“There’s definitely that sense of having been there. Ben has as well. It’s about being drawn to people who are not necessarily the people the outside world say will do good things for you. It’s about how much Holly’s learning about herself and what she can accept and is willing to go through. The thing I’m also interested in is so often in films sex is an end, it’s about what the characters are wanting do or not being able to do, and it’s interesting to look at it as something that’s part of how the characters are developing.”

This let them experiment with moving the story forward through physicality and looking at the way bodies convey emotion. It meant having to find actors who were comfortable with a lot of nudity. “It’s a film that’s all about the most intimate moments and feelings so it doesn’t make sense people being covered up,” Chris notes. They worked with casting expert Emily Tilelli, who had Cian in mind from the start but was not initially successful in getting Fiona on board.

A scandalous situation
A scandalous situation

“She was scared that it was going to be another monster, another character she’d already played,” ads Ben. “But Nina wouldn’t let her go. She told us that she was having dinner with a friend and the friend said ‘For God’s sake shut up about that character! Either ring them back or get over it!’ So she rang us. She basically needed to hear from us that we cared about Nina and thought of her as human.

“Then Abby was just someone Emily had seen in character books and liked the look of. She came into casting and blew us all away. She was great – like Holly in some respects but very different in others – and again really connected to the character and knew why Holly was putting herself in that situation. She was a surprising performer to work with. Sometimes she would throw in a reason or response that I don’t think even she knew was coming out of her. It was really helpful actually because sometimes you can get stuck in a loop and see things in one particular way and it’s good to have a new perspective.”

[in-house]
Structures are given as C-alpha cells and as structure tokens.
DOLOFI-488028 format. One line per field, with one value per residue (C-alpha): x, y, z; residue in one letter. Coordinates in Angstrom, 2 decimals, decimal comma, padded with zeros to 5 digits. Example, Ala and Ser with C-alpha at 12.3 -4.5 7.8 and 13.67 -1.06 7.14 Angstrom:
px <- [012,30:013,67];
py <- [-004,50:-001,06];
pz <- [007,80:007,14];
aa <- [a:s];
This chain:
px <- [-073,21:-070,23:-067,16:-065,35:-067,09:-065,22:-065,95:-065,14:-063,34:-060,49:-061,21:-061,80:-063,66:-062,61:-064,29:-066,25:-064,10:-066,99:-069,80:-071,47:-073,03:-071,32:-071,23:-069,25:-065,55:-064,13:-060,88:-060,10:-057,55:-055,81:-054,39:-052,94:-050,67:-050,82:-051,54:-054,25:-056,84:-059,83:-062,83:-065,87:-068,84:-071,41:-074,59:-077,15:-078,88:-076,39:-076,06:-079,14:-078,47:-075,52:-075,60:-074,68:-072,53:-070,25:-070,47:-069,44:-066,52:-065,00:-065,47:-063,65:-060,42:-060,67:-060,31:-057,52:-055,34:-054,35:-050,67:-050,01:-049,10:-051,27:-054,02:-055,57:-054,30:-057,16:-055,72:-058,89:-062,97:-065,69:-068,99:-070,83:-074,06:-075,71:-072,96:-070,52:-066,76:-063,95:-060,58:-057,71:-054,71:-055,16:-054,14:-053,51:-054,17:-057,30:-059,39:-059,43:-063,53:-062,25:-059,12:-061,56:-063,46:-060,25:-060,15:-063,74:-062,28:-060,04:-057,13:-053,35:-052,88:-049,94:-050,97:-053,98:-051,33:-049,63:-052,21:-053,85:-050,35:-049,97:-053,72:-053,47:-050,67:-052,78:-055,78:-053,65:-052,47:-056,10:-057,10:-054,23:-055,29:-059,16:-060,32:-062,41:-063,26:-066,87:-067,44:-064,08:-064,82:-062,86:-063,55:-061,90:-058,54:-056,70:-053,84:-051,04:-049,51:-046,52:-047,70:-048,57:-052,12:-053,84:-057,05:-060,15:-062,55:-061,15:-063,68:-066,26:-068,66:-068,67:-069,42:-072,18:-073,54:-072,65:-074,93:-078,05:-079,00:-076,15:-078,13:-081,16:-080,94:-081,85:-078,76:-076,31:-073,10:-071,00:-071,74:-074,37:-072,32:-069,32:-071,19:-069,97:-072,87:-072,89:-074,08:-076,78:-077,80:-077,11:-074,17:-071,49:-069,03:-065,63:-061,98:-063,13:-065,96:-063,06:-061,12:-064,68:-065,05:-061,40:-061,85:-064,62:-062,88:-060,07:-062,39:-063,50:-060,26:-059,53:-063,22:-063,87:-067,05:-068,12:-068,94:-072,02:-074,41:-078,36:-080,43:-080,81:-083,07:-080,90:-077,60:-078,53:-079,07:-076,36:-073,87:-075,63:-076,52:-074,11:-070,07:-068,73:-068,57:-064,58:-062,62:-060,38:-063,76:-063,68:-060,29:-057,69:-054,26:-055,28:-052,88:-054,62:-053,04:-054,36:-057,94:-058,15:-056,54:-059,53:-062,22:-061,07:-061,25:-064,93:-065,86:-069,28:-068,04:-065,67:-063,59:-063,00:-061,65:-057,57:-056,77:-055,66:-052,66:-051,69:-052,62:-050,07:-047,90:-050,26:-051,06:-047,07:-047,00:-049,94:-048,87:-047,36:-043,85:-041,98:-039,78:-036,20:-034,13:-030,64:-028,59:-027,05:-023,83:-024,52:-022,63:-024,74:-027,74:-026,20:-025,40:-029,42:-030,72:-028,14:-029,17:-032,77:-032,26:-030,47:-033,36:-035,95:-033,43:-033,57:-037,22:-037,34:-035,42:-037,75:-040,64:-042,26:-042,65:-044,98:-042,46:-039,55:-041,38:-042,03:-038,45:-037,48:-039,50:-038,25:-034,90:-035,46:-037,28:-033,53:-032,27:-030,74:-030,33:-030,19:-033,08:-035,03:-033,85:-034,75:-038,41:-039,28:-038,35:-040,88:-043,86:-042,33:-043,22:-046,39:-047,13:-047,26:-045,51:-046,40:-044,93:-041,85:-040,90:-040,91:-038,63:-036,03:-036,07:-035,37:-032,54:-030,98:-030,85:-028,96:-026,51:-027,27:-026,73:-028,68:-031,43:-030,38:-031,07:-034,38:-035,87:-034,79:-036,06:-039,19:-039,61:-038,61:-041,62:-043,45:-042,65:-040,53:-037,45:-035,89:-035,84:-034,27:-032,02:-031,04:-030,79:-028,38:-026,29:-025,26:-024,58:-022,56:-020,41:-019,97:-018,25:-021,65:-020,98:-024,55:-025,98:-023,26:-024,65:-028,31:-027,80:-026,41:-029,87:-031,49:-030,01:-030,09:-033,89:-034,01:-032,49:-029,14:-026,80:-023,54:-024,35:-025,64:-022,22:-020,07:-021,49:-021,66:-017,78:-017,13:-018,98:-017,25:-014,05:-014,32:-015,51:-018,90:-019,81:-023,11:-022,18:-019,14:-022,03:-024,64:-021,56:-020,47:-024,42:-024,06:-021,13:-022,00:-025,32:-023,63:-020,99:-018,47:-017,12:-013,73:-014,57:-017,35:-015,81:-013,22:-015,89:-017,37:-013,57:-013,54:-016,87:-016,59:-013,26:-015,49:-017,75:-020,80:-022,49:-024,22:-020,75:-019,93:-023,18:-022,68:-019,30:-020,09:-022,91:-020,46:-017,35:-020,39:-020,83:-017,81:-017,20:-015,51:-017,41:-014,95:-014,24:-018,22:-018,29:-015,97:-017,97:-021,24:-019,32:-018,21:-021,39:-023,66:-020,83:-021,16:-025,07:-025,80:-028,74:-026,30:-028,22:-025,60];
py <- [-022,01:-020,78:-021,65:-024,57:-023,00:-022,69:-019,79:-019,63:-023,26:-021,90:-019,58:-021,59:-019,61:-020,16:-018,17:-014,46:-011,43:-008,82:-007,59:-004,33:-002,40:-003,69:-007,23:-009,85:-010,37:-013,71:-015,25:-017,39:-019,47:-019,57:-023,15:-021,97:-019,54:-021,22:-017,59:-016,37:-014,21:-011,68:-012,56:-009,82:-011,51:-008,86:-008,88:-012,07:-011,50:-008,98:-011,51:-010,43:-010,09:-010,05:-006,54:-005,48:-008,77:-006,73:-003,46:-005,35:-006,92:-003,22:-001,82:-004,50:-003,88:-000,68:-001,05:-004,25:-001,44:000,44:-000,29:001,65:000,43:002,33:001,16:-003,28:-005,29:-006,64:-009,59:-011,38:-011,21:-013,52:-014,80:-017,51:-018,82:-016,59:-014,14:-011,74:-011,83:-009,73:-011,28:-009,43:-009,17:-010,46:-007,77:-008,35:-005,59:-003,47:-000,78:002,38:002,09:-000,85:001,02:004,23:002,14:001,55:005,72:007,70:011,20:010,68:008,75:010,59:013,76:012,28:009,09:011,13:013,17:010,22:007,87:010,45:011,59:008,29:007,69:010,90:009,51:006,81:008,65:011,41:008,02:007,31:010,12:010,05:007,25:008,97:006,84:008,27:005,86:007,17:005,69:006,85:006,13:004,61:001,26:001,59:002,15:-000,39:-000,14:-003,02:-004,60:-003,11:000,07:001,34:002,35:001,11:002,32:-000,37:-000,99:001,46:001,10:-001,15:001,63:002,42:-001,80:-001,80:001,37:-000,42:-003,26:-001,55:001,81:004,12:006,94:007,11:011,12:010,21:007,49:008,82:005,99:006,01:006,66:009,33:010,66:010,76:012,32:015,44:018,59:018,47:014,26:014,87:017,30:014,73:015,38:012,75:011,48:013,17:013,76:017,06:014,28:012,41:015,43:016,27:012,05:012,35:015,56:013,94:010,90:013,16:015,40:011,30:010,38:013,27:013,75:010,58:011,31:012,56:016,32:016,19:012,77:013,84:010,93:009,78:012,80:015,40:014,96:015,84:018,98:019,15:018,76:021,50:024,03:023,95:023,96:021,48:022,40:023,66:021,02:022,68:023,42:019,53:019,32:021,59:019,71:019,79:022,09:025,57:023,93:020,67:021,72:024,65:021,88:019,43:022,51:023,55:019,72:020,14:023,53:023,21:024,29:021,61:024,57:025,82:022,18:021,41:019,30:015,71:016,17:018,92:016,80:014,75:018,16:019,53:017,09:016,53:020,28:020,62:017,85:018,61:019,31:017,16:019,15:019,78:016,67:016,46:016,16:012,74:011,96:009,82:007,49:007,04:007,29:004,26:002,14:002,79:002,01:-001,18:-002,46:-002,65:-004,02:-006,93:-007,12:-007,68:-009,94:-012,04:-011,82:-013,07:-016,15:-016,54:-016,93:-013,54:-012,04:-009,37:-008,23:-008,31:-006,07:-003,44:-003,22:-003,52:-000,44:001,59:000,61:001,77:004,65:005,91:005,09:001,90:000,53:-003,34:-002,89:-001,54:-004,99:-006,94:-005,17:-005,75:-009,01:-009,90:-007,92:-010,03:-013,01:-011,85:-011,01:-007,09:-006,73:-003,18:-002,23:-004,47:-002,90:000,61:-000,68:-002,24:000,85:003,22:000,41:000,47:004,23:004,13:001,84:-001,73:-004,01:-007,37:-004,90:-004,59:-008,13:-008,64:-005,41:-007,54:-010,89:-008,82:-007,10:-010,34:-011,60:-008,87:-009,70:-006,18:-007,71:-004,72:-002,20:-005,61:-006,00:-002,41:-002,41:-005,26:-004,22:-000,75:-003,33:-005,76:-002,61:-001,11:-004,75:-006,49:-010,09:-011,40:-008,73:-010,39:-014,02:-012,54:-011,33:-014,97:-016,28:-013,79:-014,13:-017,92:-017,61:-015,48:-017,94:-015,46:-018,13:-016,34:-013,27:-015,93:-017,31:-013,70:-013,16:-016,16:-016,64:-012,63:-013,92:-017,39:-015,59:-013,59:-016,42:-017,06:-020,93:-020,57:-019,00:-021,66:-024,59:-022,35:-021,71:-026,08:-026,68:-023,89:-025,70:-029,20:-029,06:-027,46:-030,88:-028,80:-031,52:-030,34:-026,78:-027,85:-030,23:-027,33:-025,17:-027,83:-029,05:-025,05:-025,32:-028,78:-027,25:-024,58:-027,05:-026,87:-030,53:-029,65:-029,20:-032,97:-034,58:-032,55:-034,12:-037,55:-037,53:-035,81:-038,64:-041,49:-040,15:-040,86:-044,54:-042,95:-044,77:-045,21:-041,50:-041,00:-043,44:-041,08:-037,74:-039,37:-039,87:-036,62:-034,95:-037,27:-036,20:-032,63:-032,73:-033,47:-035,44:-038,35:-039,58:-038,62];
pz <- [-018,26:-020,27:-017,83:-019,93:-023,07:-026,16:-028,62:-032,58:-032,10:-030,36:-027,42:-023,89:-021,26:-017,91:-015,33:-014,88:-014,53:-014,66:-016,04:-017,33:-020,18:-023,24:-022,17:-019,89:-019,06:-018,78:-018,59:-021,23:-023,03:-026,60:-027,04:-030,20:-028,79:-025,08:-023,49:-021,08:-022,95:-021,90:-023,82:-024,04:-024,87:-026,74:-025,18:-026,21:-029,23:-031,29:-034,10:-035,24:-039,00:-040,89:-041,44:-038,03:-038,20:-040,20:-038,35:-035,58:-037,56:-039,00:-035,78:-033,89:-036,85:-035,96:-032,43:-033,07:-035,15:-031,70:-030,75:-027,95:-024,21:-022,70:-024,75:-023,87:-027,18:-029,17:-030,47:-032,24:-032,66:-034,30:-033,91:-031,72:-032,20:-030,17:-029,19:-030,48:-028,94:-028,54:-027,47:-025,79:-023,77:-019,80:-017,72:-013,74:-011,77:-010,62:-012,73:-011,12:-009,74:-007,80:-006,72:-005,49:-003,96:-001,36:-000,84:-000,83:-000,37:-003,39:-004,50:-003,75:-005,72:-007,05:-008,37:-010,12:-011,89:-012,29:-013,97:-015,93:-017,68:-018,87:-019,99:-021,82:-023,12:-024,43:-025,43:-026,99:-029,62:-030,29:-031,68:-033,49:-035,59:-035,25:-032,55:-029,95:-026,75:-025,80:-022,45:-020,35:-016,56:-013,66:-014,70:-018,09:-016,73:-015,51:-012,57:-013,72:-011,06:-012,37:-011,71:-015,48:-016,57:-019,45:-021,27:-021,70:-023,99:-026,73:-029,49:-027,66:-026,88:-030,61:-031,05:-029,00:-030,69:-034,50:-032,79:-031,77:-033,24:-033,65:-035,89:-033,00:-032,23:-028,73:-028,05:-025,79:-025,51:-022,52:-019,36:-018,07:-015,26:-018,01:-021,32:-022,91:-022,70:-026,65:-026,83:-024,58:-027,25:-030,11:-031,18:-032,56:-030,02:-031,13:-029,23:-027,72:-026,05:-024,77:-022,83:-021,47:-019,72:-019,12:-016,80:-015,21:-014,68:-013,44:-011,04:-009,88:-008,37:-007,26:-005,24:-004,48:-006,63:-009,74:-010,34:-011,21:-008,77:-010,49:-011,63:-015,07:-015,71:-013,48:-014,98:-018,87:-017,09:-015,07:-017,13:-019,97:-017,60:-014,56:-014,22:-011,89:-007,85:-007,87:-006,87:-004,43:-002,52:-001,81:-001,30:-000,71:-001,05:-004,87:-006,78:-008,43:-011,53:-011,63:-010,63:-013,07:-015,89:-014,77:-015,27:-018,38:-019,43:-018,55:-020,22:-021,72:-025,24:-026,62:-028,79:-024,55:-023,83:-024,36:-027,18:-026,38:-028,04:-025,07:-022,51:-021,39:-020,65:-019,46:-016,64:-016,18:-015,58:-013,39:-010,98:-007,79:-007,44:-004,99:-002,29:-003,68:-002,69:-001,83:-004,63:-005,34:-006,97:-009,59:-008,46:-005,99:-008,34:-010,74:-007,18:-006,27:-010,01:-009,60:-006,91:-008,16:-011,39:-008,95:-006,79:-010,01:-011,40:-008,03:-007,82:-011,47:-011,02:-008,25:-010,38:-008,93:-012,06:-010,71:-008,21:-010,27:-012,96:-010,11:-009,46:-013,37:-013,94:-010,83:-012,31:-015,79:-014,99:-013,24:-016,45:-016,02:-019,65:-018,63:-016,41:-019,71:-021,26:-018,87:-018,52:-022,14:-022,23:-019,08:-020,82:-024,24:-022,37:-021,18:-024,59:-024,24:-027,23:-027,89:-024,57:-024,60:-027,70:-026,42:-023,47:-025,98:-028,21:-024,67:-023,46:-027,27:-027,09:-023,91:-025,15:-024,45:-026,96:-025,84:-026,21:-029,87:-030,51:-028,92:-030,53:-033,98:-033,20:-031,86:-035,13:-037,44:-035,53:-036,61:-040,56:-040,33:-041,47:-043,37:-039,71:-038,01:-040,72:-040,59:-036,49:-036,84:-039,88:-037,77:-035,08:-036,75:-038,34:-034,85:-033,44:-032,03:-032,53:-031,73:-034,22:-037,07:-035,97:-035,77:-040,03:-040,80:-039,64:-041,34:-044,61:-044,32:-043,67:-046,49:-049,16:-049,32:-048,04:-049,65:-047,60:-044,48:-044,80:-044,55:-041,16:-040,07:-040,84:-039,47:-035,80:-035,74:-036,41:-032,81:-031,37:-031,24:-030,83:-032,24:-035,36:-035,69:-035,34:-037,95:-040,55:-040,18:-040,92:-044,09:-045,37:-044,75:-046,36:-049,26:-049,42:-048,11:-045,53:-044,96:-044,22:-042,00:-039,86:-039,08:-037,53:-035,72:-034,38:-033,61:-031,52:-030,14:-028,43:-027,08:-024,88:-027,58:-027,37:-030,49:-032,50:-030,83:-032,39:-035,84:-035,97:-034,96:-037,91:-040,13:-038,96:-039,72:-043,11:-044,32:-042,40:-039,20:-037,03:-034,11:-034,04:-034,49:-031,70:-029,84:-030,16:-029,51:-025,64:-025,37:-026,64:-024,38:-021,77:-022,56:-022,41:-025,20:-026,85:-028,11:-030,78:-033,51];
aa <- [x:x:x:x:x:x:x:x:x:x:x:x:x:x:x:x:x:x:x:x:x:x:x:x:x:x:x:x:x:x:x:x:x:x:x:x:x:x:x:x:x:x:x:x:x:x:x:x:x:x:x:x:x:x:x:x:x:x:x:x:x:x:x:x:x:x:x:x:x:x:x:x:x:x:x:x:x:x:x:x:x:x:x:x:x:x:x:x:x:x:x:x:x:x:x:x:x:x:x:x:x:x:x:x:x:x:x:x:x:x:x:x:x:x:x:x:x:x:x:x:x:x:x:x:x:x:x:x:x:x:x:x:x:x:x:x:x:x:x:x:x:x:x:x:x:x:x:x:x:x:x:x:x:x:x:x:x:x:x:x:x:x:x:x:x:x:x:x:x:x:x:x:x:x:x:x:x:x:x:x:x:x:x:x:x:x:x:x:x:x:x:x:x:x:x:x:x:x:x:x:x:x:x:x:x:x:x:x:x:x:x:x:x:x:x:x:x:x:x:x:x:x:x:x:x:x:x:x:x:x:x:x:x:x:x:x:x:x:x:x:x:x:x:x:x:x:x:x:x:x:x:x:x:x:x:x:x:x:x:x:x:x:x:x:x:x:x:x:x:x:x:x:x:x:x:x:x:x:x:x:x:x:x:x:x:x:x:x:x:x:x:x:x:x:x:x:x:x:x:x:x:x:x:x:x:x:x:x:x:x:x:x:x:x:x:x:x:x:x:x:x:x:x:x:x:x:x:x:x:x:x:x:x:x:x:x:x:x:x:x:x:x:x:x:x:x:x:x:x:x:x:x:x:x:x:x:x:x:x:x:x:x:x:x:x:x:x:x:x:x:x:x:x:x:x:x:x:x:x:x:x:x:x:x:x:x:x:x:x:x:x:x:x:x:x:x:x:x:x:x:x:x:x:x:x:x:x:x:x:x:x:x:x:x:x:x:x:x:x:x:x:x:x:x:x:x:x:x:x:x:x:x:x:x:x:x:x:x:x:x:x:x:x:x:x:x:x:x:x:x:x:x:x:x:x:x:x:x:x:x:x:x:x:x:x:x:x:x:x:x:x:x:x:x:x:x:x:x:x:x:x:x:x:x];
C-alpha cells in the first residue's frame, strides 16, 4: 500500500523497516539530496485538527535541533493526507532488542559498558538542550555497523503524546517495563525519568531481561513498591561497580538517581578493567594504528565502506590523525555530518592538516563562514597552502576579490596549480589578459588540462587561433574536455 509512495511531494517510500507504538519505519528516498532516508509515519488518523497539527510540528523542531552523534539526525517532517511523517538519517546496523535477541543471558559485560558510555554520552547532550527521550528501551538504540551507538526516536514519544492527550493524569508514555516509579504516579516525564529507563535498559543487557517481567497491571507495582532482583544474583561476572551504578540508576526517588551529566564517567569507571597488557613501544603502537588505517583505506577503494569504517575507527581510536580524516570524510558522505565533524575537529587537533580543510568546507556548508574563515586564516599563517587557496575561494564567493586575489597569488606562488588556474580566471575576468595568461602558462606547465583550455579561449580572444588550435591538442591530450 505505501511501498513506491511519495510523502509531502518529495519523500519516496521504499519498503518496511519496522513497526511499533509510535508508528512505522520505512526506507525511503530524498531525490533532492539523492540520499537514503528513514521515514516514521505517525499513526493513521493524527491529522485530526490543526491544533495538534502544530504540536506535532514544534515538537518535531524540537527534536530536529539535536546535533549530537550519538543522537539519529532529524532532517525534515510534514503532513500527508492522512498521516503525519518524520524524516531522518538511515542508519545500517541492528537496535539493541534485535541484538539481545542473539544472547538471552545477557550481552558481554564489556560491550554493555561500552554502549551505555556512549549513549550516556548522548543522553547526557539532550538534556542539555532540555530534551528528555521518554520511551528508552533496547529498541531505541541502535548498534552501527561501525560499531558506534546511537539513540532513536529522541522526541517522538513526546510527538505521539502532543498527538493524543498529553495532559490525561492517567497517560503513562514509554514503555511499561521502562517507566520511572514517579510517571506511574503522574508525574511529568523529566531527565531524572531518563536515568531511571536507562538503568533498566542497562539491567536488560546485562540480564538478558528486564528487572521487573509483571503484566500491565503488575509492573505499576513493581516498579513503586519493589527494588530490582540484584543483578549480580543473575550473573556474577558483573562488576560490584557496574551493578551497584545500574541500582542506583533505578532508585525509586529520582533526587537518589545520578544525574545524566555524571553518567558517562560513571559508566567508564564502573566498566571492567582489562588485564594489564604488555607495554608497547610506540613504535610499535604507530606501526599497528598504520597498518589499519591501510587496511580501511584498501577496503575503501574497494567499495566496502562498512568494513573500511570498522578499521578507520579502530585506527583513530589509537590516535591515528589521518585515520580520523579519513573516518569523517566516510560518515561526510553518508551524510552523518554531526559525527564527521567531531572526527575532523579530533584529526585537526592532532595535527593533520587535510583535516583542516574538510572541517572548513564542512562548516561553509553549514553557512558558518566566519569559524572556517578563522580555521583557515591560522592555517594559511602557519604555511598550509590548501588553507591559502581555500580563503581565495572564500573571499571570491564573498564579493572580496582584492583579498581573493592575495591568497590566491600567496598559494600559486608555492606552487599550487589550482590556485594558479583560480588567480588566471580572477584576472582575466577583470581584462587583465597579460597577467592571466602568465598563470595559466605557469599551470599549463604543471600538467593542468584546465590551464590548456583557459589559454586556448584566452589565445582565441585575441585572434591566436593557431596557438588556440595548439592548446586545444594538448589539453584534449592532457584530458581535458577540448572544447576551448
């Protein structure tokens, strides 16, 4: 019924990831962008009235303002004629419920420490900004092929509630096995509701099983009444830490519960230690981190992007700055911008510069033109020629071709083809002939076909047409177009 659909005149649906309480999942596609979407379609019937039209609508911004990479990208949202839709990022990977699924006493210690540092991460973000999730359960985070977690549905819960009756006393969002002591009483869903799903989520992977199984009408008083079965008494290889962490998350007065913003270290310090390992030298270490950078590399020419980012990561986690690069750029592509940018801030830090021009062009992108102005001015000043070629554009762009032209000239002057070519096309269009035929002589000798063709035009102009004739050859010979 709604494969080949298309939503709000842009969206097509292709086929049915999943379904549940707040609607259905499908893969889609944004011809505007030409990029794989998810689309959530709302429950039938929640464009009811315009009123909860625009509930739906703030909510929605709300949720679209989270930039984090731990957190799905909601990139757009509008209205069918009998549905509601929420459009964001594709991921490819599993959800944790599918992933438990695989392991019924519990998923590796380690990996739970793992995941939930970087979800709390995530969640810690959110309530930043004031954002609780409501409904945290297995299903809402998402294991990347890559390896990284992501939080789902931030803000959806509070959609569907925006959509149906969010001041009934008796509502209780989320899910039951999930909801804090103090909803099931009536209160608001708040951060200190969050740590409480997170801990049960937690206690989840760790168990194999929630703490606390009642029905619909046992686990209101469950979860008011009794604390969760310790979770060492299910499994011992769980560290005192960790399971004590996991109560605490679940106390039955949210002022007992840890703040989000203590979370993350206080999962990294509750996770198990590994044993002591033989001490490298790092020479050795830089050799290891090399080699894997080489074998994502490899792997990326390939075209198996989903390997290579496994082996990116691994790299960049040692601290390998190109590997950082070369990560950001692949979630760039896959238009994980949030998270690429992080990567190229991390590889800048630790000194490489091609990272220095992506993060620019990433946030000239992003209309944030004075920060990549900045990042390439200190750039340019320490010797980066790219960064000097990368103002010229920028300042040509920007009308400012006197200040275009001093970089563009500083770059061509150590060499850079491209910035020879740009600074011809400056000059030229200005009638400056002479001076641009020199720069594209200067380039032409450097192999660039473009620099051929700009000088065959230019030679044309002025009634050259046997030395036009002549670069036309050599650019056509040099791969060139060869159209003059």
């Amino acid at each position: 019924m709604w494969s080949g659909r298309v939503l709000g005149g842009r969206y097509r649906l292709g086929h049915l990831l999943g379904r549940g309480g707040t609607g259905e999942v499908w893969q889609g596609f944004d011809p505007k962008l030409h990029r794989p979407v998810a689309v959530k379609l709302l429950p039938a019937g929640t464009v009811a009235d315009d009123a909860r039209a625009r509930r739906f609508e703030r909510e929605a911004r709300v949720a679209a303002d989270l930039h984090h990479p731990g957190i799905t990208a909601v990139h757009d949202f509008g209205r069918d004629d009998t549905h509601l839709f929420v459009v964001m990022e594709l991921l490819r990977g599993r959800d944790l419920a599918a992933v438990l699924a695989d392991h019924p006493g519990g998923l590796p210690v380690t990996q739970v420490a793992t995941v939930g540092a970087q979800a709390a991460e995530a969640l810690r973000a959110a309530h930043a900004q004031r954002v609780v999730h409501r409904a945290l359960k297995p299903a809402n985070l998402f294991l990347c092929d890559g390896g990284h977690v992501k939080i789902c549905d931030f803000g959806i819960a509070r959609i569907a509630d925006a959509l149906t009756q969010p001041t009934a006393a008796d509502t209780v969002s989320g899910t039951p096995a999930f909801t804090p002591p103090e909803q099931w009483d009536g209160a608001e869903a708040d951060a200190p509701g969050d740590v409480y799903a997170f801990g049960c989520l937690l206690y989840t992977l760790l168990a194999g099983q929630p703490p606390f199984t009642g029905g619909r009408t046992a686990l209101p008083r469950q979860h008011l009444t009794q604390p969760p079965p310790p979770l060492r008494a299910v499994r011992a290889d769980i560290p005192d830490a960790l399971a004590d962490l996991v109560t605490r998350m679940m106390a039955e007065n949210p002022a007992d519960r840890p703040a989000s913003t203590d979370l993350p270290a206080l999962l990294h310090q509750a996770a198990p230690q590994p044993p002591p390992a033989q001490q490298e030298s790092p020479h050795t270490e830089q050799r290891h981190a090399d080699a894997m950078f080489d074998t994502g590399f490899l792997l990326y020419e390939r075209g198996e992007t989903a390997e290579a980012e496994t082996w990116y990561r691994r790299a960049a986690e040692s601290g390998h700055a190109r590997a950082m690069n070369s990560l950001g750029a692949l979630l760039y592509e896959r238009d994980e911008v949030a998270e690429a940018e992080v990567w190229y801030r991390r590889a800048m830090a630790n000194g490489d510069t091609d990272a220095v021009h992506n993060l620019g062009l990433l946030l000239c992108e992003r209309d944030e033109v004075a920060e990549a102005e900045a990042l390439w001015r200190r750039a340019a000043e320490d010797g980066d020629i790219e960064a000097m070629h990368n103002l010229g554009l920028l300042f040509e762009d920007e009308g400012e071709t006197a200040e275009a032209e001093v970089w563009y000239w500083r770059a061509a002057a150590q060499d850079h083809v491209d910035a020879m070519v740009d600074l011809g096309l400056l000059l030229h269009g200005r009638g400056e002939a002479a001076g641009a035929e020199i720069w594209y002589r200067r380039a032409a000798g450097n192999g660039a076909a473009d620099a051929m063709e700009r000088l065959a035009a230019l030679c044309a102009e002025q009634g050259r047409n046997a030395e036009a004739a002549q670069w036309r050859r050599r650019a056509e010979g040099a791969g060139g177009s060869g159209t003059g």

“It was a very difficult film for all of us to work together on,” says Chris. “On top of the complexity of the performances there was the compressed timescale for shooting, not much money and hours of prosthetics and make-up. We hadn’t quite accounted for what a toll that can take on top of everything else. At the time it was one of the most painful filmmaking experiences I’ve had and then of course as soon as it finished we were saying ‘Let’s do that again!’ and instantly forgetting how painful it was.”

So will they be doing it again?

“The next thing we’re writing is a thriller,” he says. “Well, it’s a thriller in the same way that Nina’s a horror film. It’s sort of a spy thriller with a main character who you wouldn’t expect to be part of that world at all, and it’s told in way that’s quite relentless”

“We’ve also signed up to direct a new script by Irving Welsh and his writing partner Dean Cavanagh, which is very exciting,” adds Ben. “With Nina drew us to it was the mundanity of that small town suburban world, which is very like the place where we grew up. I liked the idea of impossible events taking place in that setting.”

Nina Forever opens in the US today (Valentine’s Day) and is released on DVD in the UK next week. Ben has just one more thing he wants to add: “Go in with an open mind, let Nina in and see what she does for you.”